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A more measured approach to teen pregnancy

A new inquiry into an issue traditionally caught up in dogma is determined to stay focused on the evidence

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A new inquiry into an issue traditionally caught up in dogma is determined to stay focused on the evidence

The early, headlong rush into parenthood by many young Scots is an issue that tends to stir up misinformation. The country has long had a stubbornly high rate of teenage pregnancy, and the debate around it has often been marred by dogma and ineffectual hand-wringing.

An inquiry into teenage pregnancy by the Scottish Parliament's health and sport committee may prove to be a watershed, however. It has been defined by cool-headed discussion and a determination to be guided by evidence.

A picture has emerged of a country finally getting to grips with this issue, of a coherent national approach starting to form and pregnancy rates falling for four years in a row. But there is a long way to go. Scotland still has one of the highest teenage pregnancy rates in western Europe, and attempts to address it are, at times, hopelessly inadequate.

The committee's work - leading to a report in May - has underlined shifting approaches to teenage pregnancy. Renfrewshire education director Robert Naylor spoke for many when he said it was "probably far more of a social demographic issue than a health issue". Cath King, health improvement policy manager for Highland Council, stated bluntly: "Our view is that any measures to tackle deprivation will tackle teenage pregnancy - it is as simple as that."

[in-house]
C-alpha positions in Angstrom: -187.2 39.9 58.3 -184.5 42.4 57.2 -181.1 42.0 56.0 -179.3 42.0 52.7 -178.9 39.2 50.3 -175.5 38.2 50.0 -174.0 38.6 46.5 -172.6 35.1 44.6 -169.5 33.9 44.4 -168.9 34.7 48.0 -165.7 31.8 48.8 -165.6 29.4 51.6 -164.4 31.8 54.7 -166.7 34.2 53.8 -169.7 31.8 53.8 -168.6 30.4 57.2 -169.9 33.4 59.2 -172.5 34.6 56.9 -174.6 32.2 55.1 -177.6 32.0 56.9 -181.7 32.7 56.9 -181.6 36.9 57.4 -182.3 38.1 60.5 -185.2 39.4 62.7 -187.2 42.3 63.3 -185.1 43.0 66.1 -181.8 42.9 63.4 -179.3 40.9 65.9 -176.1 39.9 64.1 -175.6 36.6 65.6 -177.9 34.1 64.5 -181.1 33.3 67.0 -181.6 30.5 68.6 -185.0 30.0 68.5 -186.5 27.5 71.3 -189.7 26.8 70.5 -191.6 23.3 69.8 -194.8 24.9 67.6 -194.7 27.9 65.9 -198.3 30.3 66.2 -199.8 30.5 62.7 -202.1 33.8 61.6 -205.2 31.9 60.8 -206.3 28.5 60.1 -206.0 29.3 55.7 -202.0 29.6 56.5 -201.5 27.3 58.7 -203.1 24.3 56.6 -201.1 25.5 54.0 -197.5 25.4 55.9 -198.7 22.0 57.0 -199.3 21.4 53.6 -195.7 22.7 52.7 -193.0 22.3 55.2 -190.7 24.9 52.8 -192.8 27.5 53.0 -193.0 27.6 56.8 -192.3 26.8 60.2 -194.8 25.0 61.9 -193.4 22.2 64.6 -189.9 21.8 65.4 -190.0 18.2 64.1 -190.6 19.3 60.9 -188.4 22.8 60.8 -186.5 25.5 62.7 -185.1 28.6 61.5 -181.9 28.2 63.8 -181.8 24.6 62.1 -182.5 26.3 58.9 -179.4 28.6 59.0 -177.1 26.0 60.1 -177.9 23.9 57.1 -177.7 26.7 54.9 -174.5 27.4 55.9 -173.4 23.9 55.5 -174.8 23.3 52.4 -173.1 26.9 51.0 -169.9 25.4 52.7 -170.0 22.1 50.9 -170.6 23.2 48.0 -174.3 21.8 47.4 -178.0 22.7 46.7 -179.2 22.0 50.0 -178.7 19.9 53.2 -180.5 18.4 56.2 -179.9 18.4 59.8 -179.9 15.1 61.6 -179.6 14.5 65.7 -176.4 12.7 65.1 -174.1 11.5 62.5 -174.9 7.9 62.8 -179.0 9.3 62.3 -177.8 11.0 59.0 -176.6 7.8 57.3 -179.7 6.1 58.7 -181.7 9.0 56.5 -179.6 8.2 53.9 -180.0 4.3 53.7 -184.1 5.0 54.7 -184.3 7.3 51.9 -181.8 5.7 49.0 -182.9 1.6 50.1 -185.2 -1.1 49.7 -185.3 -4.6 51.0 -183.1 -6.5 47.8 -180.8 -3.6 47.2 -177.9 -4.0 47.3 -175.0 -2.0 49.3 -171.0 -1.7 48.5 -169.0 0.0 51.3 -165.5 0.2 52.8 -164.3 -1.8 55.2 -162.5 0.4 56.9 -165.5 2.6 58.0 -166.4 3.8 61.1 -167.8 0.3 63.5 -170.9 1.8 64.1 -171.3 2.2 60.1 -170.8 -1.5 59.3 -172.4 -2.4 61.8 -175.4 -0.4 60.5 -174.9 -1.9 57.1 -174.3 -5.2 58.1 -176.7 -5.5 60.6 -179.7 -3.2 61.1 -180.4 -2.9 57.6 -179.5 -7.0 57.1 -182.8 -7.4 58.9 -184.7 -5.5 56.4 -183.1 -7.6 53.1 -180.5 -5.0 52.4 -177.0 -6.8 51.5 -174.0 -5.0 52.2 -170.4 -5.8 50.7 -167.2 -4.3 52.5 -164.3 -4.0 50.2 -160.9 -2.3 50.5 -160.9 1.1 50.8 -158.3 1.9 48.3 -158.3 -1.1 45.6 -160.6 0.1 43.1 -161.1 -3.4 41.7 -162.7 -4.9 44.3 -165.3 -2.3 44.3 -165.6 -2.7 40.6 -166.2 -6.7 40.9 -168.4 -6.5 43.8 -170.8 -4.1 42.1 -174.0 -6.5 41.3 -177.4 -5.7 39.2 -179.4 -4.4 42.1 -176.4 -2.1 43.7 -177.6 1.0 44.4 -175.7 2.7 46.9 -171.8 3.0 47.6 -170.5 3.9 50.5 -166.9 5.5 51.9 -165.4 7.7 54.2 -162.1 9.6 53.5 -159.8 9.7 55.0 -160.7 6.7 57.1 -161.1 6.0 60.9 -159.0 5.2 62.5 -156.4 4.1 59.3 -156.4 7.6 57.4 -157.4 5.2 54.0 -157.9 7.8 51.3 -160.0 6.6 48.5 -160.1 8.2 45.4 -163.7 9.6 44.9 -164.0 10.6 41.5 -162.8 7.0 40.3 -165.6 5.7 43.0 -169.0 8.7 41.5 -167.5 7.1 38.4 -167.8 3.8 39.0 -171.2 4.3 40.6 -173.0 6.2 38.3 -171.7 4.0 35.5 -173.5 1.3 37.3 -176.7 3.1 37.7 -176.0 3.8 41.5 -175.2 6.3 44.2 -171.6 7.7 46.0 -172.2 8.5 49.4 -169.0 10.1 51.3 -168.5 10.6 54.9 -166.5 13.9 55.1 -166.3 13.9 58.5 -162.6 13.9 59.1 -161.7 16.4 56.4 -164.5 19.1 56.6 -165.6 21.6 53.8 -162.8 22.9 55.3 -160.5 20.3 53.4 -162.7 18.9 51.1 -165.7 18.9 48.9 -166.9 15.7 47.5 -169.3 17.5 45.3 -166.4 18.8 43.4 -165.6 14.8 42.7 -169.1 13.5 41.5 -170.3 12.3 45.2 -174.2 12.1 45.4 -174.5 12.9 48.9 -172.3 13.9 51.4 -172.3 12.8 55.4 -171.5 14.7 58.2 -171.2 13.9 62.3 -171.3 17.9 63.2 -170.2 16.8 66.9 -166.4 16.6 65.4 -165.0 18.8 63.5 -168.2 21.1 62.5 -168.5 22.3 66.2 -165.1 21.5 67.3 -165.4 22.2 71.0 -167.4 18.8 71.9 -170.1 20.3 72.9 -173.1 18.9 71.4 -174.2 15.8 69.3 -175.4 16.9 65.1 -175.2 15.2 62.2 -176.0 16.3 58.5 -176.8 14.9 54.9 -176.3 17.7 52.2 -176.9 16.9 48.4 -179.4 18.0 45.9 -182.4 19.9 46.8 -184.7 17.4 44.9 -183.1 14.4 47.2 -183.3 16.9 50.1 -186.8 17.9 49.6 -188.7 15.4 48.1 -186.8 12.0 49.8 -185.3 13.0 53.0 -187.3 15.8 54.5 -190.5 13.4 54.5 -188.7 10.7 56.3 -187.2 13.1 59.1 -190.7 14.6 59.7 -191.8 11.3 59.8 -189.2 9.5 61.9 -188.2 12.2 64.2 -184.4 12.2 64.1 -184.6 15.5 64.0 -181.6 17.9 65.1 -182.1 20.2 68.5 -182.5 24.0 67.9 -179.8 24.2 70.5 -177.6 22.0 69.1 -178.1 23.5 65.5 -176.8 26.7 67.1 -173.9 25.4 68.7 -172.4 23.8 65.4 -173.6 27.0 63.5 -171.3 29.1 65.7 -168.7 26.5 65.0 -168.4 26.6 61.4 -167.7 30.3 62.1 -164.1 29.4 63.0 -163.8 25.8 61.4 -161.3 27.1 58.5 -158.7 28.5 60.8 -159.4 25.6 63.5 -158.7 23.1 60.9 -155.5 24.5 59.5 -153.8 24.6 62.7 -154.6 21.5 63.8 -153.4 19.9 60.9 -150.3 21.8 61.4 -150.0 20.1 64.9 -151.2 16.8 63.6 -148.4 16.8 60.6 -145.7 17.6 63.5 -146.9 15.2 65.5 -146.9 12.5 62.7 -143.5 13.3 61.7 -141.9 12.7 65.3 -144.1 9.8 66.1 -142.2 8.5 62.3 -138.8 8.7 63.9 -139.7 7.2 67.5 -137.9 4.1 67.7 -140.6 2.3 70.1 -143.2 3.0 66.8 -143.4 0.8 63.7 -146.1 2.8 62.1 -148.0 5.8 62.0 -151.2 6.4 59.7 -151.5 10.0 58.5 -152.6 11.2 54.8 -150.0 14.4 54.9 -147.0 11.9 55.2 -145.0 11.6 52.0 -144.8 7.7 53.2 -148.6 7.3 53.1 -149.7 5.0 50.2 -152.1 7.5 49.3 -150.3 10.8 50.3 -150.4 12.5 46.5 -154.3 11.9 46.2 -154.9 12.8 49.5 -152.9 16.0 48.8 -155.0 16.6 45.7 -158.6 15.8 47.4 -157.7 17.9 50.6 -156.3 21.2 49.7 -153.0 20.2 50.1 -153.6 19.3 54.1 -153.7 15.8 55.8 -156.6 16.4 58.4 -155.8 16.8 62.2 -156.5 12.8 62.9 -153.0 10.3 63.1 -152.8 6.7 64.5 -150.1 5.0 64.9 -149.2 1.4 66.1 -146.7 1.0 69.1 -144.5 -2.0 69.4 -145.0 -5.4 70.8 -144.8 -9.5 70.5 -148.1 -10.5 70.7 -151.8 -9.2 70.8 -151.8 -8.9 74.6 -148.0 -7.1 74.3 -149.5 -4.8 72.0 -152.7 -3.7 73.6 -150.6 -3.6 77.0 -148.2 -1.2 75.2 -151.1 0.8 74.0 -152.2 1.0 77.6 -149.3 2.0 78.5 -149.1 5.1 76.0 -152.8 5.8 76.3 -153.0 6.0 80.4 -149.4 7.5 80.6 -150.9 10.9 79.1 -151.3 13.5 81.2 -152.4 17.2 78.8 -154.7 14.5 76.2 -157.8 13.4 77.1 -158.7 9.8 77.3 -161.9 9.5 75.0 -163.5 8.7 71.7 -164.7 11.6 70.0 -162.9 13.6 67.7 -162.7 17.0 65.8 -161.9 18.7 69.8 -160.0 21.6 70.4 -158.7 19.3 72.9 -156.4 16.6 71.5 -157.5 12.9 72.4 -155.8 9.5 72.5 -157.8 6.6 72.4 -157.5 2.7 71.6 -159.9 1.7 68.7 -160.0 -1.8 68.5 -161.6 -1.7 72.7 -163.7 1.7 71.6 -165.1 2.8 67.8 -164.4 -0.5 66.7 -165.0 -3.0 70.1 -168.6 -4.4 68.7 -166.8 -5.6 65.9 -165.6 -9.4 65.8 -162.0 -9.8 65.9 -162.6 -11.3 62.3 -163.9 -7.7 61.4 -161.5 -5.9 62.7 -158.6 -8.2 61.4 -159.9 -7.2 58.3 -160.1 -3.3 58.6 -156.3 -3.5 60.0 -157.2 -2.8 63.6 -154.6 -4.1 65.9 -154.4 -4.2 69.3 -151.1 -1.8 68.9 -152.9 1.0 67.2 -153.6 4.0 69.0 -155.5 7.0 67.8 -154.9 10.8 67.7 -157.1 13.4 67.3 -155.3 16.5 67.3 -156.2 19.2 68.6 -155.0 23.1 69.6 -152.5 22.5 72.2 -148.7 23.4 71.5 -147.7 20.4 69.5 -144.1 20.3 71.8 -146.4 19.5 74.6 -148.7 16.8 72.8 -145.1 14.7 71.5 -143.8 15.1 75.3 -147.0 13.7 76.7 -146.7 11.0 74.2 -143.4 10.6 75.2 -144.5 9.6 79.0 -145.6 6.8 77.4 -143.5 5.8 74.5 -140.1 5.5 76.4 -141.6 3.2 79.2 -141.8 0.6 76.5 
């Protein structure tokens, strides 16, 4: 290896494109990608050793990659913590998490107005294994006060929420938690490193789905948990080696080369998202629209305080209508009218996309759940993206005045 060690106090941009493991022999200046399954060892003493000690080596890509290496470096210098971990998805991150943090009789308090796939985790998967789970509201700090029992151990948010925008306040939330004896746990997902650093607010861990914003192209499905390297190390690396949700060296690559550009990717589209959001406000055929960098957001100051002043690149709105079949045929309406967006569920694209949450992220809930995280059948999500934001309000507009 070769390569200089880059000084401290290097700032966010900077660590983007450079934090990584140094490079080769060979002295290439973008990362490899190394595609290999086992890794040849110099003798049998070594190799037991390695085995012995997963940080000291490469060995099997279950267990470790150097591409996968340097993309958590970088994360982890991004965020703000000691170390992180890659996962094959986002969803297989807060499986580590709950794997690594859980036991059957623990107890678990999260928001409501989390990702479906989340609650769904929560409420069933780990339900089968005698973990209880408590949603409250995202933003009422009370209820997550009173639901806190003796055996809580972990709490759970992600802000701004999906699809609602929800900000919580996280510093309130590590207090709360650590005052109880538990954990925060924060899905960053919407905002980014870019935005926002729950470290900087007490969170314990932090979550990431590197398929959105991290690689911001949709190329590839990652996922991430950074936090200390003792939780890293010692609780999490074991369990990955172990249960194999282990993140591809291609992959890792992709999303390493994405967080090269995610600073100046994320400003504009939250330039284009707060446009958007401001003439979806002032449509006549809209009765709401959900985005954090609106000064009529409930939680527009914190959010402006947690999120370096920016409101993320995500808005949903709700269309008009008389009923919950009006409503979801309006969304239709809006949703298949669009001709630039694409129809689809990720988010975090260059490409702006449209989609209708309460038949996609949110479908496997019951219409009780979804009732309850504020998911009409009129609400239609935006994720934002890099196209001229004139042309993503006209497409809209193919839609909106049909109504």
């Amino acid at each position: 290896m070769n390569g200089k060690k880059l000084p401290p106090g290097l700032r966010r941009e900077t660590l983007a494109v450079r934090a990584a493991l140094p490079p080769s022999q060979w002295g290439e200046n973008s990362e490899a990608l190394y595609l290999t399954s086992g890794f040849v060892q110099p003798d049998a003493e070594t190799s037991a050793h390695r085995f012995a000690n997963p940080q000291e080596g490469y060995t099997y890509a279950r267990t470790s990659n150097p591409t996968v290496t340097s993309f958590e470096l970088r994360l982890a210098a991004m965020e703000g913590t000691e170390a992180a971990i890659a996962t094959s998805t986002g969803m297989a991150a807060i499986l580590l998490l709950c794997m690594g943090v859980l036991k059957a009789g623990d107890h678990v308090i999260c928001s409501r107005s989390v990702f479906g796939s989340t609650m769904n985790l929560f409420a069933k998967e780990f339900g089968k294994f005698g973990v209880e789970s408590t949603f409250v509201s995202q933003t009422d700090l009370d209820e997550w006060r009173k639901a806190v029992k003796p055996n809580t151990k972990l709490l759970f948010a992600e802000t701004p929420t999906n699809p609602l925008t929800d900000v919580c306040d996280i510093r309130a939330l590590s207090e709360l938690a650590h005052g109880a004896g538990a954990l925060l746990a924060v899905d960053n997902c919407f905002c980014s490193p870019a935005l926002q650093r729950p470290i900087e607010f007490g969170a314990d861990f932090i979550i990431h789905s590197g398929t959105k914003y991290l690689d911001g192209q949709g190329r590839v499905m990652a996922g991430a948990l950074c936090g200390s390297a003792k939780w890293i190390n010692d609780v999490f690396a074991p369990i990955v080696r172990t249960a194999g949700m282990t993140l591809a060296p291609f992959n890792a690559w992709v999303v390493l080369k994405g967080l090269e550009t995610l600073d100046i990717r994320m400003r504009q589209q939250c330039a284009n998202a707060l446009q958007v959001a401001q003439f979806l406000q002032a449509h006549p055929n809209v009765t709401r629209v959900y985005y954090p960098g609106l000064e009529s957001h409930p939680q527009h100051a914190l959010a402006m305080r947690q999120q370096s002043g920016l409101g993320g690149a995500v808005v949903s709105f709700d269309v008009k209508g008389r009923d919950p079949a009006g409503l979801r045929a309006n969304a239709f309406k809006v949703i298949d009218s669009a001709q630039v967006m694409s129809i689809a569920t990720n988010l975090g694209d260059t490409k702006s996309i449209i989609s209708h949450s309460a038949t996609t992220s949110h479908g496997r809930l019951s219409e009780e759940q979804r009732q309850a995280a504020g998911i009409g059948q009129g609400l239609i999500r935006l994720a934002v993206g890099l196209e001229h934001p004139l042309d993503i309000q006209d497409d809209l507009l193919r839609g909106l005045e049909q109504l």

There is more onus now on schools and local authorities to take some of the strain from health services. A national sexual health and blood-borne virus framework recommends that authorities seek to reduce teenage pregnancies in their single-outcome agreements, although public health minister Michael Matheson told the inquiry that only some have done so thus far.

But even if education bosses accept that they have a central role, the funding has yet to follow from health to other services. "No resources have been transferred, as far as I have seen," said Mr Naylor, a view backed up by Marian Flynn, Glasgow City Council's strategic manager for young people's sexual health.

The strong link between deprivation and teenage pregnancy was repeatedly stated during the inquiry. The government itself, through Mr Matheson, made much of its commitment to the bold and pricey "family nurse partnership" programme, which involves home visits to vulnerable first- time mothers. This has worked successfully in the US over 30 years.

But a related danger was also exposed: fatalism can creep into the approaches of those meant to be helping the vulnerable young women most likely to become pregnant.

"The attitude of `It's just like that round here' was quite a challenge," said Alison Hadley, director of the Teenage Pregnancy Knowledge Exchange at the University of Bedfordshire, and previous head of the UK government's teenage pregnancy unit.